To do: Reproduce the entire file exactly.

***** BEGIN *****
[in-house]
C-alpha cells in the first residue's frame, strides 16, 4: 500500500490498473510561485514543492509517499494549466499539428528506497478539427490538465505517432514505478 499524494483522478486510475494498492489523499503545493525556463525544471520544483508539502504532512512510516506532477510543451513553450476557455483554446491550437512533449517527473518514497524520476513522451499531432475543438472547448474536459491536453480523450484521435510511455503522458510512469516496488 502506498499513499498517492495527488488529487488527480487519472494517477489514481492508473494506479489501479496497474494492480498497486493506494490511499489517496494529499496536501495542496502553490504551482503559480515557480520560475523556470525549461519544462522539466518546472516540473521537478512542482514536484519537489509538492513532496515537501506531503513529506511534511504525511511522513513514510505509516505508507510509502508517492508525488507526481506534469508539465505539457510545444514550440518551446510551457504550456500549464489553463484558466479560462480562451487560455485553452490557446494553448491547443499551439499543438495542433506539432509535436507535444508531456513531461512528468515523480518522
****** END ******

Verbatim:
[in-house]
C-alpha cells in the first residue's frame, strides 16, 4: 500500500490498473510561485514543492509517499494549466499539428528506497478539427490538465505517432514505478 499524494483522478486510475494498492489523499503545493525556463525544471520544483508539502504532512512510516506532477510543451513553450476557455483554446491550437512533449517527473518514497524520476513522451499531432475543438472547448474536459491536453480523450484521435510511455503522458510512469516496488 502506498499513499498517492495527488488529487488527480487519472494517477489514481492508473494506479489501479496497474494492480498497486493506494490511499489517496494529499496536501495542496502553490504551482503559480515557480520560475523556470525549461519544462522539466518546472516540473521537478512542482514536484519537489509538492513532496515537501506531503513529506511534511504525511511522513513514510505509516505508507510509502508517492508525488507526481506534469508539465505539457510545444514550440518551446510551457504550456500549464489553463484558466479560462480562451487560455485553452490557446494553448491547443499551439499543438495542433506539432509535436507535444508531456513531461512528468515523480518522